I recently came across an astounding article in The Washington Post, entitled “The surprising number of American adults who think chocolate milk comes from brown cows.” Author Caitlin Dewey uses surveys and studies to make the case that the American public’s food literacy is at an all-time low. From elementary-school aged children to adults, the U.S. citizenry is unaware of the agricultural and commercial processes that occur as sustenance is transported from fields to factories to food marts.
“Project Lunchbox: Let’s Eat!” aims to debunk food myths, inspire informed food choices, and instill in families the belief that they are capable of igniting change within the global food system: through their united voices and their collective wallets.
To that end, here are five action steps to implement in your household to ensure that your family is food literate:
- Take your kids with you to the grocery store. As you’re placing items into the cart, explain to your children that although food is purchased at the grocery store, it doesn’t come from grocery store.
- Plan a family visit to a local farm…’tis the season for apple and pumpkin picking! I’ve discovered that many farms offering CSA shares also provide free agriculture and food programming for kids.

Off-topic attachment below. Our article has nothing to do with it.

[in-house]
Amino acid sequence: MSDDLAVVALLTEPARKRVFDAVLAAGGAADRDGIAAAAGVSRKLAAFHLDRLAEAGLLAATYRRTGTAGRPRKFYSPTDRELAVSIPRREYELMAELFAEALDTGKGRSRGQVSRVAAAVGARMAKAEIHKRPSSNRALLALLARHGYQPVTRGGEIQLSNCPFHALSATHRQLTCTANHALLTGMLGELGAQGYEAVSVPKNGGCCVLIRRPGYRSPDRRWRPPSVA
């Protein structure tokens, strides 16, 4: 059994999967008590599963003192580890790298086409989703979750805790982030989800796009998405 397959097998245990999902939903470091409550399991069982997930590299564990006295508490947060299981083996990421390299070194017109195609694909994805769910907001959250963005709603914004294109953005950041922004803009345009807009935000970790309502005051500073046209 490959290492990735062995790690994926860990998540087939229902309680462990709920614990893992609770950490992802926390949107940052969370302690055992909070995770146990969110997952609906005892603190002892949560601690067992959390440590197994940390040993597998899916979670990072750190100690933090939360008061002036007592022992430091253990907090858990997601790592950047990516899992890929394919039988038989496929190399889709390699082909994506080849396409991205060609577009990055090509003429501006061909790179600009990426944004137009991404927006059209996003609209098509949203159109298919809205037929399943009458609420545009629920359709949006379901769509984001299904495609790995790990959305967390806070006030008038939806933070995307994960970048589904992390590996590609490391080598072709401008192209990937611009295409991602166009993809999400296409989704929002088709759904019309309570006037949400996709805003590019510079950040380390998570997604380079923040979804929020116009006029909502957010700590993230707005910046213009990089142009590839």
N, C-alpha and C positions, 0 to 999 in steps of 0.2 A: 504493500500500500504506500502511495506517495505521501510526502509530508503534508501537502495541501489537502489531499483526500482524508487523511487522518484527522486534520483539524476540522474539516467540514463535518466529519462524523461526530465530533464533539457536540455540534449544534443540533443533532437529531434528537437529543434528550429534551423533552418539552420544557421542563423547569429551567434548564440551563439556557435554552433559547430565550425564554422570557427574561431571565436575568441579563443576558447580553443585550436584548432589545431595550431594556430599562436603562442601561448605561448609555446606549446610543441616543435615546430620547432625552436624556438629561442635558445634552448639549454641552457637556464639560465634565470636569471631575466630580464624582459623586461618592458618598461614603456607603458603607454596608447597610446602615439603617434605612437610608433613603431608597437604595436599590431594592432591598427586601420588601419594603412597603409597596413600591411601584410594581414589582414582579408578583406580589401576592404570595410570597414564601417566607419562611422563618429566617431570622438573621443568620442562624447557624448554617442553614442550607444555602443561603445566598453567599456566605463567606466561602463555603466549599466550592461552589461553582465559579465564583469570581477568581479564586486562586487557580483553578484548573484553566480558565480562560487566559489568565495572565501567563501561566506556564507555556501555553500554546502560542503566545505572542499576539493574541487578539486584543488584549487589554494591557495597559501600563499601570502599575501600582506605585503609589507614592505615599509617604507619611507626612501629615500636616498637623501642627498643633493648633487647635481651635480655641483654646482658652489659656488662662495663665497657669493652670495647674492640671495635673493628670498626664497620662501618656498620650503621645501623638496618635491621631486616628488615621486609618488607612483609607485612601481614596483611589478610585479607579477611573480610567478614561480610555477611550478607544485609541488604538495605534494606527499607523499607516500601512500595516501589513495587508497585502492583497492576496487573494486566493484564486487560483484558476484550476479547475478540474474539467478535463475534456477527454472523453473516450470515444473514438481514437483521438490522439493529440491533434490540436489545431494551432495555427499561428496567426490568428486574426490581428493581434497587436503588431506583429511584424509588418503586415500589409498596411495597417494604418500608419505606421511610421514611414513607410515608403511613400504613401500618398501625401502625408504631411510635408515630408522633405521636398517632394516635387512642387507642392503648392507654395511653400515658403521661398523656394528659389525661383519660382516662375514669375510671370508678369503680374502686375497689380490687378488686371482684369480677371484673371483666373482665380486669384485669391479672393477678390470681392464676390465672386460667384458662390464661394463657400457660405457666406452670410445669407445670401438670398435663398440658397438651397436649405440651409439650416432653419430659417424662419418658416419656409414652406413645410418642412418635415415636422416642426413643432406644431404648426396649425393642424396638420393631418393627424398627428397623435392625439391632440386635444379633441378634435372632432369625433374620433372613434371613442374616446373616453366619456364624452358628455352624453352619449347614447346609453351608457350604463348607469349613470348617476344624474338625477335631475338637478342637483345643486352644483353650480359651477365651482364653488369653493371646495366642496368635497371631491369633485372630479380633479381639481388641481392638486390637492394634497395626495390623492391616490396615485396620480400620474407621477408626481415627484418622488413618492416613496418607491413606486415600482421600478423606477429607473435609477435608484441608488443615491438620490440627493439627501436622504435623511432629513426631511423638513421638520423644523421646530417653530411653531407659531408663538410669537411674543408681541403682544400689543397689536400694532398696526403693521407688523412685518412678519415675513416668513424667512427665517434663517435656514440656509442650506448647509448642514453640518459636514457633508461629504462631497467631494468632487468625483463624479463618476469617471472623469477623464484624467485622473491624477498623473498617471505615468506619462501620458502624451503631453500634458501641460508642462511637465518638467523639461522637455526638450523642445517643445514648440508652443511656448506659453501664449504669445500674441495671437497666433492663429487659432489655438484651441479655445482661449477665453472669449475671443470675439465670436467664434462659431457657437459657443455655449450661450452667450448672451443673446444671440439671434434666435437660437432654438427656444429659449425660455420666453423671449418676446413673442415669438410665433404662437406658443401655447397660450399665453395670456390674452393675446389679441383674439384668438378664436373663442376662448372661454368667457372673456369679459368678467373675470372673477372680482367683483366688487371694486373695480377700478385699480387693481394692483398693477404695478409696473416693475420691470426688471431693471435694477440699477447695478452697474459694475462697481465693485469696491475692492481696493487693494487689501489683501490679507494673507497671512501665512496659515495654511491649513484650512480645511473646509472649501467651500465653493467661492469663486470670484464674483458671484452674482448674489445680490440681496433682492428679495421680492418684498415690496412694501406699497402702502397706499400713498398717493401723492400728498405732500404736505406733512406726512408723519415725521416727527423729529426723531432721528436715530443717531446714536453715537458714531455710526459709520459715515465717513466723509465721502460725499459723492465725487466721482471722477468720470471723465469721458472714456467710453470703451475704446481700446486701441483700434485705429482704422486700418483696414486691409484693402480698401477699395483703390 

- Bring the farm to table concept to life by planting a family garden. Yes, even in the season of autumn, there are steps you can take to ensure a bountiful harvest next spring. Did you know that planting garlic during the autumn months ensures a plentiful growing season the following summer? Food for thought…
- Cook with your child. As you prepare a recipe, explain to your child the difference between a whole food and a processed food. Then ask your child to tell you whether each ingredient is either a whole food or a processed food.
- If your child is old enough, read books about the food industry together. Michael Pollan’s The Omnivore’s Dilemma: Young Readers Edition provides an age-appropriate overview of the global food system, and the differences between how whole foods and processed foods come to be.
Do you agree that food literacy is at an all-time low in America? What steps have you taken to ensure that your family is food literate?
Until Next Week…Plan Well, Pack Well, Live Well,
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